Medtech therapeutic areas to track in 2019
Medtech trends today don't discriminate across health conditions. Patients have their pick of wristwear to measure stroke risk or blood pressure. One app tracks asthma and chronic obstructive pulmonary disease, another helps manage substance addictions, and a third connects patients and surgeons during post-operation recovery
While it seems like these consumer-oriented tech trends touch every corner of the industry, some therapeutic areas stand out as particularly poised for growth.
Chronic diseases present the biggest opportunities, said Glenn Snyder, medical technology sector leader at Deloitte, in an interview. He described a patient's "care journey" as segmented into stages of "well care," diagnosis, treatment decision, acute care itself, and chronic or post-acute care.
Whereas traditional therapeutic device companies typically have a stronghold on the acute treatment space, Snyder said much of the opportunity seen today by emerging medtech players seizes on either end of that spectrum: prevention and patient monitoring.
"The back end is where so much money is spent today in terms of chronic care, and it becomes a better return on investment," Snyder said. "There are still unmet needs in those areas for sure, so I think we'll continue to see more innovation in those spaces."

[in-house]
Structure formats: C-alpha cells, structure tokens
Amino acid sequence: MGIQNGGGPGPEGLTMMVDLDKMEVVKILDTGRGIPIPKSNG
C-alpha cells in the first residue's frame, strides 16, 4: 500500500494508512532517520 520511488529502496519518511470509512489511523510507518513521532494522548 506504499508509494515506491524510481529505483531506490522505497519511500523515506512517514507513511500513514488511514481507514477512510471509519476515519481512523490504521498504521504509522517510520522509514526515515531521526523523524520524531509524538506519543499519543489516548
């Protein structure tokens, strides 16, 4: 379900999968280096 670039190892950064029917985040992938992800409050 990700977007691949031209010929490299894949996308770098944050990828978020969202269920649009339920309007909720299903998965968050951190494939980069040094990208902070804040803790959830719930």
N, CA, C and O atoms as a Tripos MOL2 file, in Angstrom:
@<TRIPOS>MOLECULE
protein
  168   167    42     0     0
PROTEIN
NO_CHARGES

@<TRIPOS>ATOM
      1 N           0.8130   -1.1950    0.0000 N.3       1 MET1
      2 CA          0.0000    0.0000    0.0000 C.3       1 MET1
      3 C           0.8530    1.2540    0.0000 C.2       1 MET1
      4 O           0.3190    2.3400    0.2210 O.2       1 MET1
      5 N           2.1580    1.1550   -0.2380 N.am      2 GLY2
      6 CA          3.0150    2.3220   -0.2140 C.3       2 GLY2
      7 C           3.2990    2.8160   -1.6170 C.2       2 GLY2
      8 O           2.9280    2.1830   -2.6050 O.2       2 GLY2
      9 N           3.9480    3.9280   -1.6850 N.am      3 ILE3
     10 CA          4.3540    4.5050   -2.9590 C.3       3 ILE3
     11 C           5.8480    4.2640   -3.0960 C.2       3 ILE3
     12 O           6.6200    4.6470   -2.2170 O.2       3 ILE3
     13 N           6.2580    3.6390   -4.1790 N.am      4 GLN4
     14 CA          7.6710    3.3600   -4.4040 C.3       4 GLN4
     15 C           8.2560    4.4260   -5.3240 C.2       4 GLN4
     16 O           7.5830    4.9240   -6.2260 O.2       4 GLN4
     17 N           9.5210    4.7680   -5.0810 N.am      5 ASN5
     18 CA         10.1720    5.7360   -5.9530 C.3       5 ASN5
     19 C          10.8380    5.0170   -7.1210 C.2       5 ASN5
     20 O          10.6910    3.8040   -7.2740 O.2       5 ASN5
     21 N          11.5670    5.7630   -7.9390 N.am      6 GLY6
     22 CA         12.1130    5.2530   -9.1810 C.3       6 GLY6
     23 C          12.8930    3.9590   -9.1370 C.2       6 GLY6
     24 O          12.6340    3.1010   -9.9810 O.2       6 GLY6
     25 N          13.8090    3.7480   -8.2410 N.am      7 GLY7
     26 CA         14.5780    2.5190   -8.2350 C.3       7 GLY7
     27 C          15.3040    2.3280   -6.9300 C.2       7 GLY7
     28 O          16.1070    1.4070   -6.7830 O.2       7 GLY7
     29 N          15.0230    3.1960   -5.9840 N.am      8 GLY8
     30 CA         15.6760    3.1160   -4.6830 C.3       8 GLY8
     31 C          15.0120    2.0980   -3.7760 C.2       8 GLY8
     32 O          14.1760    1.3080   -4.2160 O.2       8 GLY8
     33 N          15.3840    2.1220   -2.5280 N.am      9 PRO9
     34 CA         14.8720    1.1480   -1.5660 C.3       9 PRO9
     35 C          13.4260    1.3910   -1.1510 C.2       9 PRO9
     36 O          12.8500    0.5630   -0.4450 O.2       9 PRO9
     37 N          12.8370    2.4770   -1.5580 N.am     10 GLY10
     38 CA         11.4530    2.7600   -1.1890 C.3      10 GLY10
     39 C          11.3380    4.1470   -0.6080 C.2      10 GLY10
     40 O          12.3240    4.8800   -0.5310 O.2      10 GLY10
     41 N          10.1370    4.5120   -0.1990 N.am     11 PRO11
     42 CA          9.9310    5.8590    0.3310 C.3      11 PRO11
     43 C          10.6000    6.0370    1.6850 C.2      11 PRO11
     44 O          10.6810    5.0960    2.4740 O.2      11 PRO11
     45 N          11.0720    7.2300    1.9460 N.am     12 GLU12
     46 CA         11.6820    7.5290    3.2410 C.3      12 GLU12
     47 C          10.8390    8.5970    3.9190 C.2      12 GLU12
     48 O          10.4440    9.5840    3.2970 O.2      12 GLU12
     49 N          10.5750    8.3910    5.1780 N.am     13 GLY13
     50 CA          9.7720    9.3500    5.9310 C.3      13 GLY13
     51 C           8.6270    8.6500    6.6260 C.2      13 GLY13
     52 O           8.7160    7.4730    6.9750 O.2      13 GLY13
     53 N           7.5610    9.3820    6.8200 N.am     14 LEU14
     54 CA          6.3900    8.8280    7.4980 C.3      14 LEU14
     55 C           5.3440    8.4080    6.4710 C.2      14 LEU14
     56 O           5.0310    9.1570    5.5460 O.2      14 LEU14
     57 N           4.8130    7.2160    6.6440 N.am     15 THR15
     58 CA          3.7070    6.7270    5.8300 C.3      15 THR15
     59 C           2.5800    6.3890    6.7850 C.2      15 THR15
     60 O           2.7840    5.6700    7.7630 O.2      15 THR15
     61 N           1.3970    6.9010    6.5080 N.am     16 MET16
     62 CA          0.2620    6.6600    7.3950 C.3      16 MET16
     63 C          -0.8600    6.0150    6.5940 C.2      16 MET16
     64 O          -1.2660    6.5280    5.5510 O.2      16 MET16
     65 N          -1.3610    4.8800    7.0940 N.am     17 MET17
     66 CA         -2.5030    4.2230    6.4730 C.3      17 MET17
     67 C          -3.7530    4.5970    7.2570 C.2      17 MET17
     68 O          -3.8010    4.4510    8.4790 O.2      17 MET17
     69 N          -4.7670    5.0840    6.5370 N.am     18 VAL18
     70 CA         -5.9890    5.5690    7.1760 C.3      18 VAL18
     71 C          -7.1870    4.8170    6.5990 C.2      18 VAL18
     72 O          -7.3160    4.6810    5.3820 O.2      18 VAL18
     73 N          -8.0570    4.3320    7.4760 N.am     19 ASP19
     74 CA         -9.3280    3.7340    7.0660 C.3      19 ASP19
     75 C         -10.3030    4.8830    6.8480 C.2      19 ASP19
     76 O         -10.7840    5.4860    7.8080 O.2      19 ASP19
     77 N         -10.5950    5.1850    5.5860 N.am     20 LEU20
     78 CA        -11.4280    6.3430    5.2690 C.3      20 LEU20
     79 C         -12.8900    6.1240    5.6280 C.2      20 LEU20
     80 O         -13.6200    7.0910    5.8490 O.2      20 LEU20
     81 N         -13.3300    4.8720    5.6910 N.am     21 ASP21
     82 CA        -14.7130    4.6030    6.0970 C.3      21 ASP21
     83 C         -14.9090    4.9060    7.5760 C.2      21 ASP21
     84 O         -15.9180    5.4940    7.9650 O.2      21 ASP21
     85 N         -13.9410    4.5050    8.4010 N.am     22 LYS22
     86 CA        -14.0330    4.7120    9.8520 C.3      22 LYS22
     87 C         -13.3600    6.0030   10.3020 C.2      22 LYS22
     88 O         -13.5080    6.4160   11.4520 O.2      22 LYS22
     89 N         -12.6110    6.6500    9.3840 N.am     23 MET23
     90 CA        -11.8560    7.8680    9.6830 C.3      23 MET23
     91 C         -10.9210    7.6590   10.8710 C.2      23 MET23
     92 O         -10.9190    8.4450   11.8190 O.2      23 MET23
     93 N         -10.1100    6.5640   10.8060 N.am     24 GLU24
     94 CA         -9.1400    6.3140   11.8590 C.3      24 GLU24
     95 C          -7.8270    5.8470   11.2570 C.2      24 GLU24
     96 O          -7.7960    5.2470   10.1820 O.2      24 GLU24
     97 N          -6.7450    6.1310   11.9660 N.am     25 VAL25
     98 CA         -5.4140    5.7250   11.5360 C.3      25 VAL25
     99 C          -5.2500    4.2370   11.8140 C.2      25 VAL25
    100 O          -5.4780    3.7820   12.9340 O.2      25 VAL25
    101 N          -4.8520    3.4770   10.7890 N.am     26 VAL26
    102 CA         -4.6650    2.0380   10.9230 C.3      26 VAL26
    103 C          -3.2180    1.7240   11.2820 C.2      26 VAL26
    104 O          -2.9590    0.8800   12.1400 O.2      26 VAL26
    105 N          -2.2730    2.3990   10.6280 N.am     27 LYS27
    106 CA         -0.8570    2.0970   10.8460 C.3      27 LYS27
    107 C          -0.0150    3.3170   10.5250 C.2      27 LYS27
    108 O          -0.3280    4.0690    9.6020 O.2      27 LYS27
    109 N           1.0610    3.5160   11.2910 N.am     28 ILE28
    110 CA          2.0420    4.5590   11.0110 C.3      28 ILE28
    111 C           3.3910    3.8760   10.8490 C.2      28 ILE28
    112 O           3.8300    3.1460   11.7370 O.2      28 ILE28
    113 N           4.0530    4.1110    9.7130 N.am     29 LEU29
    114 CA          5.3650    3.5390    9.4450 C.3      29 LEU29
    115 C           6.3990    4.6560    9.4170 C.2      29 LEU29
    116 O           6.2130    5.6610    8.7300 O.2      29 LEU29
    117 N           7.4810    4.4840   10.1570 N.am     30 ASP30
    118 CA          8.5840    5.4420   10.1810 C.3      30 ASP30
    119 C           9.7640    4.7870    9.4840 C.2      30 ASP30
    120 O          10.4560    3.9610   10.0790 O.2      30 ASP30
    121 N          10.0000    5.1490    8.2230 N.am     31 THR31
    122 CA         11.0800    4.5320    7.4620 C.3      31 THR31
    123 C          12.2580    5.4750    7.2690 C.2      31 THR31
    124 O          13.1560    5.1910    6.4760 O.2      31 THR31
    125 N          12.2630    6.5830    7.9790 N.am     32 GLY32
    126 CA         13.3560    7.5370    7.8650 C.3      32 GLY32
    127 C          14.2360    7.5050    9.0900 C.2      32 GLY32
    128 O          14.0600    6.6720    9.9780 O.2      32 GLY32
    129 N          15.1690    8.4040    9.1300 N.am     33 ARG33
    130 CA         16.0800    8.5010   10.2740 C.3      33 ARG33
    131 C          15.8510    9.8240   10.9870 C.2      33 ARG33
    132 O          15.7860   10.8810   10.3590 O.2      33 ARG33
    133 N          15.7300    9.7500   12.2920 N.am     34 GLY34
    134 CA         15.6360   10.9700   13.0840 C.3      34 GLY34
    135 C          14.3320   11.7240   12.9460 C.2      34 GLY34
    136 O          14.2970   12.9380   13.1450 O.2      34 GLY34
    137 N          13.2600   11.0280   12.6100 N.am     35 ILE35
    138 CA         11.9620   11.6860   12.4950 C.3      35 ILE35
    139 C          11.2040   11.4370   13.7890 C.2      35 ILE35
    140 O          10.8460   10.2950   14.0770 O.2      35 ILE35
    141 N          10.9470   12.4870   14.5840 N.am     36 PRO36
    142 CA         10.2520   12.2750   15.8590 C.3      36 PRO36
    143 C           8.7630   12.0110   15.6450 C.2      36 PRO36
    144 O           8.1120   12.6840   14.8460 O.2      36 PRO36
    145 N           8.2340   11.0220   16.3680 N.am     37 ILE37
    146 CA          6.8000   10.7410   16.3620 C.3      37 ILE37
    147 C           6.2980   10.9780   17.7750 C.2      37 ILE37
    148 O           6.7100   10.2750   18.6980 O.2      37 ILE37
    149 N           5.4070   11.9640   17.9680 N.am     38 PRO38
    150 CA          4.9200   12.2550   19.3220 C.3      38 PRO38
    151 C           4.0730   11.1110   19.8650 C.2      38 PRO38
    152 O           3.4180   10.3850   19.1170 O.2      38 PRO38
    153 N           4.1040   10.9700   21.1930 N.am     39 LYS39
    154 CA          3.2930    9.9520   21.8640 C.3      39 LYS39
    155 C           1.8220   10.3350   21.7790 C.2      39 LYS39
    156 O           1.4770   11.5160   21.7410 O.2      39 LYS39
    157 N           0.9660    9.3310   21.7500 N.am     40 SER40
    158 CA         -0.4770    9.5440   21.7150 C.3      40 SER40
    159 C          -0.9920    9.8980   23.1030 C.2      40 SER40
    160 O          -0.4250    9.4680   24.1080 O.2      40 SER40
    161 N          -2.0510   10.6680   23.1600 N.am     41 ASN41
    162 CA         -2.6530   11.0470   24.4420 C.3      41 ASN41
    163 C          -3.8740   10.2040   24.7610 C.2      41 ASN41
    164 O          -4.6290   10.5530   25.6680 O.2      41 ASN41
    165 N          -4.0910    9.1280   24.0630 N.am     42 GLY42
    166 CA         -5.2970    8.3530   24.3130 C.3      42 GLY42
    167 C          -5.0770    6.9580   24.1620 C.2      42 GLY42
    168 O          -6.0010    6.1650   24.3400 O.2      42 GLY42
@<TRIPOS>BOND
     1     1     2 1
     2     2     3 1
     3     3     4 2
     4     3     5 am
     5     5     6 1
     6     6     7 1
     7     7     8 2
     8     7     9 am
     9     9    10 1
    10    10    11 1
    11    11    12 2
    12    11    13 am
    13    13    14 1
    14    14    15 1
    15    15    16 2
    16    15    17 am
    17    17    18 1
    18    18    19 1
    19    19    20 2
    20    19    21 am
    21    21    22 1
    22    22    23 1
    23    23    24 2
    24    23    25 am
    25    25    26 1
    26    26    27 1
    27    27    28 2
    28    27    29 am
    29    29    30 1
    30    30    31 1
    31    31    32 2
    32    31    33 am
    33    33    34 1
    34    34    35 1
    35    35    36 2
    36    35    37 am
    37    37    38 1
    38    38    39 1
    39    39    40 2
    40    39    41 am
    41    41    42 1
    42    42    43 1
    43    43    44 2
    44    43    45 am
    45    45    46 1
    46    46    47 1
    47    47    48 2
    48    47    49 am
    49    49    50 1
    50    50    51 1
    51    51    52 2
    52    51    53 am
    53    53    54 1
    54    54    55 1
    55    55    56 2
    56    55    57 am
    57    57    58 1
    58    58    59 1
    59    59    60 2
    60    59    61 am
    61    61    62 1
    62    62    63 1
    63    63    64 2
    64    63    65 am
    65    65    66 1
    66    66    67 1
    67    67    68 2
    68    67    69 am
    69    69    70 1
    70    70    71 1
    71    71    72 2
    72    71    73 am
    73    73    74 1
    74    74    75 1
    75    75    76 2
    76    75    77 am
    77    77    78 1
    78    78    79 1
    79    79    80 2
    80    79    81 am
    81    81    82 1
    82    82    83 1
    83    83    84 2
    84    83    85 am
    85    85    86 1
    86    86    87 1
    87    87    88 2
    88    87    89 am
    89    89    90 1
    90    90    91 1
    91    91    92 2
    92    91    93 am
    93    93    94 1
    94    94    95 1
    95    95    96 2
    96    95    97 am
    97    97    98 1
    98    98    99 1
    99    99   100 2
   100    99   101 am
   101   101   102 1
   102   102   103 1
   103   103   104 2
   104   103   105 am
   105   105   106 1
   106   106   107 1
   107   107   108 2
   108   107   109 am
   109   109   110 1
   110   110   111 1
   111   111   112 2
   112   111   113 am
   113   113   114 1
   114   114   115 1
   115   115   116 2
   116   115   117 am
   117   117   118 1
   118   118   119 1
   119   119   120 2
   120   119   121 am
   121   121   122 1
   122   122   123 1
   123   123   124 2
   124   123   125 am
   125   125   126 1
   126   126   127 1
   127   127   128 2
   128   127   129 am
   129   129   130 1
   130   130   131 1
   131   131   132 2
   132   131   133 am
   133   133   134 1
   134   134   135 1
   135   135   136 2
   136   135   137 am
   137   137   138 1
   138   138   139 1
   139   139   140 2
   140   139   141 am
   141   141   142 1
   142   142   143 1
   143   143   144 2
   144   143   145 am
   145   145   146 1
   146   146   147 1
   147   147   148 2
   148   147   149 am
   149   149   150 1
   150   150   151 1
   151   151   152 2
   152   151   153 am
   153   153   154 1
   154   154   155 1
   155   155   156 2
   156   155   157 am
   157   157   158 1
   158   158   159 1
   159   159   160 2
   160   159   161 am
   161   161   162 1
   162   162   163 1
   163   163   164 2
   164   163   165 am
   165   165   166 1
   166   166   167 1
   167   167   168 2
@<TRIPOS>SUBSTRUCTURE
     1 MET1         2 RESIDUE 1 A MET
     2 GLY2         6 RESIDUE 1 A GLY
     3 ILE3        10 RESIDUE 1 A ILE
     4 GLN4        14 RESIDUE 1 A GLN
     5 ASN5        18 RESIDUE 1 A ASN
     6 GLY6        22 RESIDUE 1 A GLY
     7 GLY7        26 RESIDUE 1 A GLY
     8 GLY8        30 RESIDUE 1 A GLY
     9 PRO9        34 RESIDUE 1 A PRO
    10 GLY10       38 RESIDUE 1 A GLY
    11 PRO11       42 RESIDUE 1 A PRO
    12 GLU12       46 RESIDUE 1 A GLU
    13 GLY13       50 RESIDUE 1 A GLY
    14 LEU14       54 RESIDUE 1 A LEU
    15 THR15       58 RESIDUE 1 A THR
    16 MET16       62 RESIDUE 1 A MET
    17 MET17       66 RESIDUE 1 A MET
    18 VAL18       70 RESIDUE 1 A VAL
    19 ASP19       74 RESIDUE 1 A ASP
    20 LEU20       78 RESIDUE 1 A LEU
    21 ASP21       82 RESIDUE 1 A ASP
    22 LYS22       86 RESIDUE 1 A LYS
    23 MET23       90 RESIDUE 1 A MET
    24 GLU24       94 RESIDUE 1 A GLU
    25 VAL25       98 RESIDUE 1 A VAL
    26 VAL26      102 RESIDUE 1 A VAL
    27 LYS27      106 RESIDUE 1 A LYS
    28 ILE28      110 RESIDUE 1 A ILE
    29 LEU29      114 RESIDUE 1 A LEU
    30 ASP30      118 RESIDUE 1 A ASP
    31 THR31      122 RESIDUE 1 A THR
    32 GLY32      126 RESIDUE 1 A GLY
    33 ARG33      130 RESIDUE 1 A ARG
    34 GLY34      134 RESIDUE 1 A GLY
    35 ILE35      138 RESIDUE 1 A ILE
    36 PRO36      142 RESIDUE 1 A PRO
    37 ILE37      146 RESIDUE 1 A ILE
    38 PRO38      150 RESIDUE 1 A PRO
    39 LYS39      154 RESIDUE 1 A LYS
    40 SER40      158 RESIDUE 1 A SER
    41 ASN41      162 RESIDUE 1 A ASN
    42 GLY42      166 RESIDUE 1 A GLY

Here's a snapshot of a few hot areas to track in 2019:
James Welch, life sciences leader for EY's U.S. central region, called diabetes "the area that has seen the biggest opportunity." More than 30 million Americans have the condition, about 95% of whom suffer from Type 2.
An additional 84 million U.S. adults have prediabetes, according to the American Diabetes Association, a statistic that ensures a healthy market for businesses in the diabetes space.
Elsewhere, Leerink analysts recently predicted that the insulin pump market will grow at least 11% in 2019.
Industry technology is gradually moving away from the finger sticks of blood glucose meters in favor of continuous glucose monitors (CGMs). Development of multi-part "artificial pancreas" device systems for Type 1 and some Type 2 diabetics — also referred to as automated insulin delivery or a hybrid closed loop system — continues to be a priority for FDA and industry. These systems intend to serve the glucose-regulating function of a healthy pancreas by combining a CGM, an insulin infusion pump and some kind of algorithm to regulate the two.